Monday, November 19, 2012

EVERYTHING FOR SALE

Day after day, a man sat outside his house beside a large, white sign with bold, deep orange letters. EVERYTHING FOR SALE. His street saw its share of traffic and the home's ornate façade attracted many to stop and have a look.

"Is this a yard sale?" they'd ask. "A garage sale?" Their eyes would search for trinket covered tables to peruse.

Eventually the man would explain to his visitors that he didn't have dolls or tools or knickknacks to sell, that in fact all he had was the house itself.

Some would ask, "Why not list with a realtor? Why the funny sign?" implying that they'd been mislead.

So the man would further explain that the entire house wasn't for sale all at once, but rather any of them could purchase any piece of the house they liked. He'd invite them inside to see every room and every room had its own unique features: cherry wood baseboards and paneling, maple crown molding, solid mahogany doors. He told them that any part of the home they liked could be carefully removed and they could take it with them or have it shipped.

The house was cavernous, so the man expected to live the rest of his years selling it off little by little, spending less than he earned.

Word spread about the man and his house with EVERYTHING FOR SALE, all of the antique wood from which the home had been built. Soon his customers weren't just casual folks who happened to pass by; people came from surrounding towns to shop the man's home.

One morning the man awoke to find his bedroom floor flooded. He easily found the source of the leak: an area of the roof from which he'd sold the old tin shingles. He thought to hire a roofer, but realized his meager savings were only enough for his weekly bread. The realization came to him all at once that all he had left of his once beautiful home was the attractive façade and his own bedroom, now uninhabitable. He walked outside and removed the sign and wondered what went wrong.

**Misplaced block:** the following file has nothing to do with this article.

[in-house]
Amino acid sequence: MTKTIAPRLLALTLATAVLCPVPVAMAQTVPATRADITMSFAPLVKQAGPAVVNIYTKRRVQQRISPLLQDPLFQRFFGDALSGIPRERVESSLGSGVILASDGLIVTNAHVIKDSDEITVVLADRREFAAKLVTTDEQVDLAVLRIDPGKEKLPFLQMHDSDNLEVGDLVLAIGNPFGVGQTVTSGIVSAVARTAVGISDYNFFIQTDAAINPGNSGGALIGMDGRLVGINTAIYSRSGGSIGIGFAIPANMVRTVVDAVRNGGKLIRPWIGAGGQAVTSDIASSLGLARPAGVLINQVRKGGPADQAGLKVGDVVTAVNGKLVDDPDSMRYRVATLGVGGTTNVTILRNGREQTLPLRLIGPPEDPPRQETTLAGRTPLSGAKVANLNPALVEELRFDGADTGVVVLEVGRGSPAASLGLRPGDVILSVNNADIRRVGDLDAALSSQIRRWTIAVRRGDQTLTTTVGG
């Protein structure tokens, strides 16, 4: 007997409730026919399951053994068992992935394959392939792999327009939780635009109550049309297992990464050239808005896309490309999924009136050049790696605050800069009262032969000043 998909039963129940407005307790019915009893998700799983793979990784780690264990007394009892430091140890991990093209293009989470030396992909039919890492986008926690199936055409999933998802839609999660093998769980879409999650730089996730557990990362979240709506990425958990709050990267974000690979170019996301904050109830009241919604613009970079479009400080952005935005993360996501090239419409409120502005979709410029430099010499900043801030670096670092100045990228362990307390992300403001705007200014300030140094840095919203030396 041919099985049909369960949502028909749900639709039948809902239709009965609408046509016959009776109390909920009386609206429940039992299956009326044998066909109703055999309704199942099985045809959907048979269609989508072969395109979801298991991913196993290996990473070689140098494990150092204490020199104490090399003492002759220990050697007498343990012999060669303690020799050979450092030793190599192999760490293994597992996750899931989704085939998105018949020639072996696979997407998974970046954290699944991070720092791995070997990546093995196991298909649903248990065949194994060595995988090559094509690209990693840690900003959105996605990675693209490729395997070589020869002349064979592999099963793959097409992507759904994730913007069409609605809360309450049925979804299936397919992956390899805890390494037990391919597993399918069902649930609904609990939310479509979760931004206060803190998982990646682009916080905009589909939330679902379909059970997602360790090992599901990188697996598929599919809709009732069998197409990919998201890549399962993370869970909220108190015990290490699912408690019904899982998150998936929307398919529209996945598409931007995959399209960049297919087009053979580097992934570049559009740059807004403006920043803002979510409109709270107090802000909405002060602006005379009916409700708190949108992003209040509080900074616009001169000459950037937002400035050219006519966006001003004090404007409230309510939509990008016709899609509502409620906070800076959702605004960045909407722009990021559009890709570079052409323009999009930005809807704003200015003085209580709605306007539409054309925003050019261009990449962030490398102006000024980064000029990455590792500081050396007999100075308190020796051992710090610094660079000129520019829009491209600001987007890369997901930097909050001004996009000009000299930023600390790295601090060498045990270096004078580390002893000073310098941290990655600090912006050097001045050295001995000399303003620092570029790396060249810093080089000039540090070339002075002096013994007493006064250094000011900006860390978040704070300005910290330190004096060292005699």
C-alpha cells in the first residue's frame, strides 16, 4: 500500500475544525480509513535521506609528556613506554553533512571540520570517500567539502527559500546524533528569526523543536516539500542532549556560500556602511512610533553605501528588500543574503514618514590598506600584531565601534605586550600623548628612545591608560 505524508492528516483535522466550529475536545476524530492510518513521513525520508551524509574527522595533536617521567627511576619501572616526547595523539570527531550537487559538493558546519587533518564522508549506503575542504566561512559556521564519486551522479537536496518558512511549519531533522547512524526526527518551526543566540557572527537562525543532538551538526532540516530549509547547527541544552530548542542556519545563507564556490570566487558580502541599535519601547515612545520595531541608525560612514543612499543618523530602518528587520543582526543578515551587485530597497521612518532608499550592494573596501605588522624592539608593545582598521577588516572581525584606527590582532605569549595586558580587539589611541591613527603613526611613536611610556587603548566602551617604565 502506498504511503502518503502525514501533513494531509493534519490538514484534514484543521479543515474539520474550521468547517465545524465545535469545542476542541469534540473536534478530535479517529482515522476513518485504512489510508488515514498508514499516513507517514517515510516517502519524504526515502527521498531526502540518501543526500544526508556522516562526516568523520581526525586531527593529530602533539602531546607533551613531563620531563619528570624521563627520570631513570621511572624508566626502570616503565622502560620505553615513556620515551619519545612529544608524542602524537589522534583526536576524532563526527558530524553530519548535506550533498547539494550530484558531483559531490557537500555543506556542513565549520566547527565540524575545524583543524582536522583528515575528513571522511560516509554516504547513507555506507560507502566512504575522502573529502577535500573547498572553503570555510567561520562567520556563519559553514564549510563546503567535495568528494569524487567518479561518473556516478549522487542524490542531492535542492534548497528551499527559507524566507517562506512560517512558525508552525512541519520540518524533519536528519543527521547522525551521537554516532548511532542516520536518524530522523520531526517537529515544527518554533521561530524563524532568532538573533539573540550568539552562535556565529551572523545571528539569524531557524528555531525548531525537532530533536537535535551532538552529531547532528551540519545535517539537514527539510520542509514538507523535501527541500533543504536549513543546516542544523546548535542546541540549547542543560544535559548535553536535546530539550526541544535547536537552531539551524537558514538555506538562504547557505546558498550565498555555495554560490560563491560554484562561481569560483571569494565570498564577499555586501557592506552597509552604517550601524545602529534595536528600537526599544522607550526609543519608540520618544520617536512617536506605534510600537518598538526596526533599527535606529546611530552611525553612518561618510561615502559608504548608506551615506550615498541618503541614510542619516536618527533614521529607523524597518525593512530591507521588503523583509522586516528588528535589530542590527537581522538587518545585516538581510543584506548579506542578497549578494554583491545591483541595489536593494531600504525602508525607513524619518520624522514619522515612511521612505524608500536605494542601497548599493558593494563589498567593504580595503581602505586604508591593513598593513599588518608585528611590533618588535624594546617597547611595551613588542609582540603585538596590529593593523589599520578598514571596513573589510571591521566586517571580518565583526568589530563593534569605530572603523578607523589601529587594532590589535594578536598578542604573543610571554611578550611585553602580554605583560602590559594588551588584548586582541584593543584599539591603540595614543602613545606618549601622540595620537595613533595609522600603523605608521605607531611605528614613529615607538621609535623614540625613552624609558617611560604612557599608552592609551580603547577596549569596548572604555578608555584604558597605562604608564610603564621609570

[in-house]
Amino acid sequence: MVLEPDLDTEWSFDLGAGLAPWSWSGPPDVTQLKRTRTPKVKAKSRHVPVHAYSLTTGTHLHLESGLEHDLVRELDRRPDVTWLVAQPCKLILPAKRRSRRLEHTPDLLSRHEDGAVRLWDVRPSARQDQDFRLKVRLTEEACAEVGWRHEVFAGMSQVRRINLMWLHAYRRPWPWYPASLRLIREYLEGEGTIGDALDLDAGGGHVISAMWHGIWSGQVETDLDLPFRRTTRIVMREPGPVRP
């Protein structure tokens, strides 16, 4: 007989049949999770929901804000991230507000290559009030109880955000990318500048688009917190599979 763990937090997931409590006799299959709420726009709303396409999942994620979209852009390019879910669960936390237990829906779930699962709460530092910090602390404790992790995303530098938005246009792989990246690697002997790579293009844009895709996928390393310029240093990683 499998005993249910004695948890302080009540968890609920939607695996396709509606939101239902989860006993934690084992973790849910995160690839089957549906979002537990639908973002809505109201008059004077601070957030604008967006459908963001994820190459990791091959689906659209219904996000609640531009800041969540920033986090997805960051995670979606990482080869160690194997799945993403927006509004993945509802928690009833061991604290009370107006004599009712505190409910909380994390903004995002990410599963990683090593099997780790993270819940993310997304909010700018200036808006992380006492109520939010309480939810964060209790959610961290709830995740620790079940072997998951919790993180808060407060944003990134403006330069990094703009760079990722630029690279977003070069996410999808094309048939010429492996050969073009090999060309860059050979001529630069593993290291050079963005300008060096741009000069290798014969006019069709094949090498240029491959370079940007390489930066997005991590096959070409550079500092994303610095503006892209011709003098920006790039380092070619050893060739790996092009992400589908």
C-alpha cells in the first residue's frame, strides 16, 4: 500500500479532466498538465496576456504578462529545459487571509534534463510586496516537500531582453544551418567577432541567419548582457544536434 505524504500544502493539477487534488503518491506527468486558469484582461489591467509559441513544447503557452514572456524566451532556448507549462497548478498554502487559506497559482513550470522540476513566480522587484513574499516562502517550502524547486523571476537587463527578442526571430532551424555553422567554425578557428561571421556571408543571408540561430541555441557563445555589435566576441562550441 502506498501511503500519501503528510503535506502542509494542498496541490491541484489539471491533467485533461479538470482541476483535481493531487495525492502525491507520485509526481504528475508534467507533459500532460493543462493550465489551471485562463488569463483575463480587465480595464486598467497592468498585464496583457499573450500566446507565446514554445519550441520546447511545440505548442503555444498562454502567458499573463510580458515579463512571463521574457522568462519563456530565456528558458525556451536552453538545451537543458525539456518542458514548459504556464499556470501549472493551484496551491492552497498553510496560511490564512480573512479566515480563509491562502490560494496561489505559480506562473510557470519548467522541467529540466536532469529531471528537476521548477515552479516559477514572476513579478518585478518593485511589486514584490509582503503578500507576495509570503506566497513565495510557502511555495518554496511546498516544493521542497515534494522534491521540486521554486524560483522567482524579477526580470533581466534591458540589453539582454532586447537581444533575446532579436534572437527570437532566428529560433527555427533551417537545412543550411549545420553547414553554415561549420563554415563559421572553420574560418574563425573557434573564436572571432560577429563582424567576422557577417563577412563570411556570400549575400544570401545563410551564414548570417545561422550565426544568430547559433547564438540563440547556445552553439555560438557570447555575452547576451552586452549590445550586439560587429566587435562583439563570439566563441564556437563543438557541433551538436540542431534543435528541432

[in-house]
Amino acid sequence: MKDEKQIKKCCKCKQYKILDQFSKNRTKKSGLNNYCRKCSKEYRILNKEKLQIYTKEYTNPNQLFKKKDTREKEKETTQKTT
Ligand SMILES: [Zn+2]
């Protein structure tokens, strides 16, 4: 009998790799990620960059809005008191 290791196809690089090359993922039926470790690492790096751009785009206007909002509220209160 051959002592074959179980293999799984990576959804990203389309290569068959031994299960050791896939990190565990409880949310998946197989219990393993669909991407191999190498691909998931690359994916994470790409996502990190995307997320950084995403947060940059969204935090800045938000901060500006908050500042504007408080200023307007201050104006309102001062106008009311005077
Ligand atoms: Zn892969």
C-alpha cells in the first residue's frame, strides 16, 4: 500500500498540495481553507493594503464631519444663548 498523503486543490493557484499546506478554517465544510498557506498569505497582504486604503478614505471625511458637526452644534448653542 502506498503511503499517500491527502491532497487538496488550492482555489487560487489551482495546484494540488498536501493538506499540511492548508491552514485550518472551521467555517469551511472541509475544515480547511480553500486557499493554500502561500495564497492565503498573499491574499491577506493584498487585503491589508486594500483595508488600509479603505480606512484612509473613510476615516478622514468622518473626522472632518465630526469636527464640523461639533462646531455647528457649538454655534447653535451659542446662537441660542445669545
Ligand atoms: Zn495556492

10 comments:

  1. Sounds like a retirement plan that went wrong! I don't know there was something so very sad about this. - what he expected and what he got because he didn't think it through were two very different things.

    A lesson perhaps in the devil is in the details eh!

    I read this twice by the way Richard and loved it both times.

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  2. Thank you, Helen! I loved reading that you read it twice, this makes me very happy.

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  3. Liked the notion of him selling off the cavernous place little by little.

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  4. I think the sign should have read "Everything for sale but the roof" :)

    An unusual piece Richard, kind of comical yet sad at the same time.

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    1. Hi, Steve, and thanks for your comment. "Everything for sale but the roof" would've made a lot of sense. If this were a longer story, I might've led up to the selling of the roof with a greater sense of desperation.

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  5. As a fable, I could read a lot more into this. Perhaps he was one of those who spent his life giving of himself to anyone who asked, and in the end became an empty shell and had nothing left for himself.

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    1. Li, I like your interpretation very much, thanks for sharing. When I characterized this piece as a fable in the Friday Flash collector, this is just the sort of feedback I hoped to receive.

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  6. Reminds me of something my father told me, "Don't attempt vast projects with half-vast plans."

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    1. "Half-vast plans," that's fantastic! Thanks, Tim, love this comment.

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